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Home :: Archive :: 2000 :: February ::
Re: Shakespeare's Thought
The Shakespeare Conference: SHK 11.0213  Tuesday, 1 February 2000.

[1]     From:   Judith Matthews Craig <
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        Date:   Monday, 31 Jan 2000 10:44:56 -0600
        Subj:   Re: SHK 11.0201 Shakespeare's Thought

[2]     From:   Carol A. Cole <
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        Date:   Monday, 31 Jan 2000 20:02:36 -0500
        Subj:   Re: SHK 11.0201 Shakespeare's Thought

[3]     From:   Kezia Vanmeter Sproat <
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        Date:   Monday, 31 Jan 2000 22:14:02 EST
        Subj:   Re: SHK 11.0201 Shakespeare's Thought


[1]-----------------------------------------------------------------
From:           Judith Matthews Craig <
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Date:           Monday, 31 Jan 2000 10:44:56 -0600
Subject: 11.0201 Shakespeare's Thought
Comment:        Re: SHK 11.0201 Shakespeare's Thought

Abdulla al-Dabbagh writes:

<I am sorry to have lost the details of the posting, but <somebody on
the
<List wondered a few days ago "Why Othello would have <married
Desdemona.
<It seems that he would have married someone who fit into <his closed
<system", which has been making me feel rather <uncomfortable.

I was the person who made that statement, but since, by your own
admission, you were not following the details of the posting, I will
assert that you took my statement out of context. Sean was making a
philosophical argument about the nature of absolutist thinking, and I
said that if Othello were an example of it, why did he marry Desdemona.
Sean replied that he was not referring to Othello but to Iago.

Abdulla continues:

<Is it right
<to wonder why Othello should marry or fall in love with <someone
outside
<his "system"? Isn't that really tantamount to asking why <didn't he
<choose somebody "of his own kind", i.e. non-white and <non-western?

I was asking a rhetorical question, not making a value judgment.  Not
for a moment do I think that Othello "should" have married someone from
"his own kind."

<Isn't
<it (unconsciously perhaps) succumbing to common racial <prejudice?
Would
<one ask why didn't Romeo choose one of his own <(Montague) kind and
<Cleopatra one of her Egyptian compatriots? Isn't <Shakespeare, in fact,
<in those three great love tragedies deliberately addressing <and
<provoking those common prejudices that appear in the <form of feudal,
<cultural or racial narrow-mindedness?  It seems to me <wondering why
such
<"mixed" matches take place may be more of an <indication of a closed
<system than the one that Othello is presumed to belong <to.  Surely it
is
<missing the whole point of Shakespeare and surely here <we have an
<example of how a closed mind will not be able to follow <Shakespeare's
<truly open, humanist mind.

I think that to accuse someone, publically, on a list of respected
scholars, of racism and a closed mind, without following the argument is
"hoist with [your] own petard"-an example of "how a closed mind" will
adopt the surface of a potentially inciting argument to his own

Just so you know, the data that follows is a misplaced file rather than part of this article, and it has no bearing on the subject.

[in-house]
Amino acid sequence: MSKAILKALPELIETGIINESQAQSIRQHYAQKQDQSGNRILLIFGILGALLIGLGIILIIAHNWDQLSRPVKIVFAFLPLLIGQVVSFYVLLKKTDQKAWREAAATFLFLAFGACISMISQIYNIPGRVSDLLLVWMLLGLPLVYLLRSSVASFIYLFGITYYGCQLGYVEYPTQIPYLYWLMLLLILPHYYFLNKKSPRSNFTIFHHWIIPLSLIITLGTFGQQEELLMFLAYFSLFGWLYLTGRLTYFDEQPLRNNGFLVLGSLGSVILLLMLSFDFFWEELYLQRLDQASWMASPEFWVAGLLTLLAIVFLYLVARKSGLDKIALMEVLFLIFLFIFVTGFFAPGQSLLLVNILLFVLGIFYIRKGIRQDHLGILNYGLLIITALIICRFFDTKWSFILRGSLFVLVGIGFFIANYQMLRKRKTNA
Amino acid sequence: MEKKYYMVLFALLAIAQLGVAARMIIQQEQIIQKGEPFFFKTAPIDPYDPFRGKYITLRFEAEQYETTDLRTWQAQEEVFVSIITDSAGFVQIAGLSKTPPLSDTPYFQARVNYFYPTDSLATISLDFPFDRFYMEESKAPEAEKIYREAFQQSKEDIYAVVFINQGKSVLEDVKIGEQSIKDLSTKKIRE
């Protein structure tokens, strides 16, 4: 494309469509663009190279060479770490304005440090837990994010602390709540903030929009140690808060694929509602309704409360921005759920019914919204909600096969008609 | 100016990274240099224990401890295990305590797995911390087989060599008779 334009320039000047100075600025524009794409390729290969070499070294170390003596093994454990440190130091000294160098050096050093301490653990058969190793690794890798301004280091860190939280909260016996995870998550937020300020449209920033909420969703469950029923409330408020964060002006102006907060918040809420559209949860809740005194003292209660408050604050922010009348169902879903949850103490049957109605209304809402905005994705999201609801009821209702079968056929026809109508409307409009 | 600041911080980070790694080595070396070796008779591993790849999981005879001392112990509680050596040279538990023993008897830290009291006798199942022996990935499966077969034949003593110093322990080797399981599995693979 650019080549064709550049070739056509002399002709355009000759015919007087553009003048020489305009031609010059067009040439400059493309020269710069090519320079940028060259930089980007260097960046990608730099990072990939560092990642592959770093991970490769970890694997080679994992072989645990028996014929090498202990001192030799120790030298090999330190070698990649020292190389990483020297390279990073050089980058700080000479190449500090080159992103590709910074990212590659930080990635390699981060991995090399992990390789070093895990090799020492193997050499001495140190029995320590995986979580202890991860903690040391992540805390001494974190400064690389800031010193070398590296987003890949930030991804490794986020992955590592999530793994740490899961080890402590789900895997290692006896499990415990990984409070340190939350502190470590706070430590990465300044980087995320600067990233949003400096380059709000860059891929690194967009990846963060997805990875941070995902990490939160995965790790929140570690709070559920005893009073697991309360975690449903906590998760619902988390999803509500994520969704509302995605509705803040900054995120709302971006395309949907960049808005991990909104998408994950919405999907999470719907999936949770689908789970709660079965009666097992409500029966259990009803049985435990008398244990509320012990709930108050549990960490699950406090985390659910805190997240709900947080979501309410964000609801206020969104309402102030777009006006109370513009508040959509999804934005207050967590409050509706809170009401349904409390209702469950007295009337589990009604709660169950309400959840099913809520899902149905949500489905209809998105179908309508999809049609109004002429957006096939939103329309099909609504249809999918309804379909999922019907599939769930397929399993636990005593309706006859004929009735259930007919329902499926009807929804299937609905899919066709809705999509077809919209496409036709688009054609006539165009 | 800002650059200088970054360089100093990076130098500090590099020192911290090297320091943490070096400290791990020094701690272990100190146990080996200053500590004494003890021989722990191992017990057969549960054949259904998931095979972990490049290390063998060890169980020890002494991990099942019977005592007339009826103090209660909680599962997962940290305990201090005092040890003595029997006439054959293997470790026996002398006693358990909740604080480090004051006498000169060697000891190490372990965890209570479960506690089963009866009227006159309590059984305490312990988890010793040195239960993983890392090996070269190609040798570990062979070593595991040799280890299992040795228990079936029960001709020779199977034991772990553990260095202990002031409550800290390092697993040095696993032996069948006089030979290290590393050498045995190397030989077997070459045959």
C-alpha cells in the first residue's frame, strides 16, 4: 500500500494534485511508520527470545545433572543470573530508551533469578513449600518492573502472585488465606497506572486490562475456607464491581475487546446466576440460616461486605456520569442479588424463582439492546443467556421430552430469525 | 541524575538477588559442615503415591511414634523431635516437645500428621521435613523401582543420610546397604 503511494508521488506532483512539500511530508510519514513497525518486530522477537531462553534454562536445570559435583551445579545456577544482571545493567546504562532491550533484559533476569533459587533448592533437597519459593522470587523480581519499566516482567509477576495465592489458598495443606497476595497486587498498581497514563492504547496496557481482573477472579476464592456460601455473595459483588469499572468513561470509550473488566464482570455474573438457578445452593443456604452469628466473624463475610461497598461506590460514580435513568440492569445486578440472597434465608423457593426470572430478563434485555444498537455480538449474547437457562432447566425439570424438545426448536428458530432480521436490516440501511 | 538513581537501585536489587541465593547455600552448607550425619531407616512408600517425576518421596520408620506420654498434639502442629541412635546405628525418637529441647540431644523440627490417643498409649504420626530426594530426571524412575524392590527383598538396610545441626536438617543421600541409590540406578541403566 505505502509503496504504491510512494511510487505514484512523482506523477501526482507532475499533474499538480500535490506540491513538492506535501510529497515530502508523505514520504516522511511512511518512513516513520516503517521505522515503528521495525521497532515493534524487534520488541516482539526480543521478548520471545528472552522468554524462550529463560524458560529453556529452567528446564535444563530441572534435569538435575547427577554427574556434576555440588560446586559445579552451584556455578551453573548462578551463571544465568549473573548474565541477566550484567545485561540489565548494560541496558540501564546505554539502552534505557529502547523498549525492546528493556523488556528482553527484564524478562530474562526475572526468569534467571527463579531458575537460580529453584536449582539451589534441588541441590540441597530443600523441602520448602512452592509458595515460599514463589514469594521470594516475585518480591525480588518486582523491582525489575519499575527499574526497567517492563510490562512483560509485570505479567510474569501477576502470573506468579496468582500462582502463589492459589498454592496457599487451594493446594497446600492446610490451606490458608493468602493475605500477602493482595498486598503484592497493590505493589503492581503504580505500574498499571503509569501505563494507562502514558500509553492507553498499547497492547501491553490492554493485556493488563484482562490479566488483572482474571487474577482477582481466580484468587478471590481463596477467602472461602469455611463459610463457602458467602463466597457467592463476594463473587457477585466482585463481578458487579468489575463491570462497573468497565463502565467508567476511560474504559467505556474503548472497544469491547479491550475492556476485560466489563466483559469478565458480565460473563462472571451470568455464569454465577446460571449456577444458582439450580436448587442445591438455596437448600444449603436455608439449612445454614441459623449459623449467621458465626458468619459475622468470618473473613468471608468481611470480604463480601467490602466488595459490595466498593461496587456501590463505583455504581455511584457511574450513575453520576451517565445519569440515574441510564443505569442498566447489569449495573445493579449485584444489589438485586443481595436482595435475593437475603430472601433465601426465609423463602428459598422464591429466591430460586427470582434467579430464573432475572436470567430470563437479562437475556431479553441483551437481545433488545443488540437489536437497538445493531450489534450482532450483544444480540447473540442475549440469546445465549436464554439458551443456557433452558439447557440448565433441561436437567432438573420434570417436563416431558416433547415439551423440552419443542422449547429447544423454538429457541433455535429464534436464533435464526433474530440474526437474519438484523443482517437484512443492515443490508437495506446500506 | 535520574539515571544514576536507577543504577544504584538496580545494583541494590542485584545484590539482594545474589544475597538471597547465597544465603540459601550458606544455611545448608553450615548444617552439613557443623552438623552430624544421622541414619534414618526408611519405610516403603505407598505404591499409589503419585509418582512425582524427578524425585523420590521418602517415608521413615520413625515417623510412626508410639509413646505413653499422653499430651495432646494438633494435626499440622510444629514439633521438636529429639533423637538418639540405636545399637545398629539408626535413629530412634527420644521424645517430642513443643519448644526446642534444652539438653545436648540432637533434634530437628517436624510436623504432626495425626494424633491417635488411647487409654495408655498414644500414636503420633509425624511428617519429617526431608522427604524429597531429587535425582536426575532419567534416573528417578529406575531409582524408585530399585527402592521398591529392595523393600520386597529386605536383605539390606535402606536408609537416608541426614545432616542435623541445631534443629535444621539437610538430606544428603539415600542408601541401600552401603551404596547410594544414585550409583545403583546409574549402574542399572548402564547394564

detriment.  It is you who are not demonstrating a "truly open, humanist
mind."

Judy Craig

[2]-------------------------------------------------------------
From:           Carol A. Cole <
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Date:           Monday, 31 Jan 2000 20:02:36 -0500
Subject: 11.0201 Shakespeare's Thought
Comment:        Re: SHK 11.0201 Shakespeare's Thought

I do not recall the original question, but it seems to me that when a
character does something out of the ordinary-against convention and/or
different from that character's customary behavior-that's the time to
ask "why."  There could be all kinds of reasons for Othello to marry
Desdemona, including but not limited to love.  And what is there about
Desdemona that makes her willing to go against all her upbringing and
risk disownment by marrying Othello?  Likewise, why does Cordelia not
only refuse to flatter Lear but downright provoke him when the merest
token capitulation would get her a third of the kingdom?  And so on.
Even without definitive answers, questions like these can be very
illuminating.  At least they make us think.

Best, Carol

[3]-------------------------------------------------------------
From:           Kezia Vanmeter Sproat <
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Date:           Monday, 31 Jan 2000 22:14:02 EST
Subject: 11.0201 Shakespeare's Thought
Comment:        Re: SHK 11.0201 Shakespeare's Thought

I second Abdullah Al-Dabbagh's motion, and strongly, but might a remark
about Othello's "closed system" possibly have been a misprint, or
misremembered?  Indeed, where is any useful evidence of Othello's
background beyond what the text includes?

Re. Othello and Desdemona, it may help those who can't understand that
union to note that she too is a warrior of sorts who easily leaves the
well-cushioned parental cocoon for love, then shows up as a strong
defender first of Emilia (in II.i.), then Cassio (oops! is defending
others her tragic flaw?), perhaps Bianca (? I am slightly rusty), and at
the last her dear husband. The play (especially II.i) was misread for
generations and may still be most of the time. In my view, it is among
the top five works of anti-misogynist art ever produced, one of the
greatest of feminist works.

Kezia Vanmeter Sproat
 

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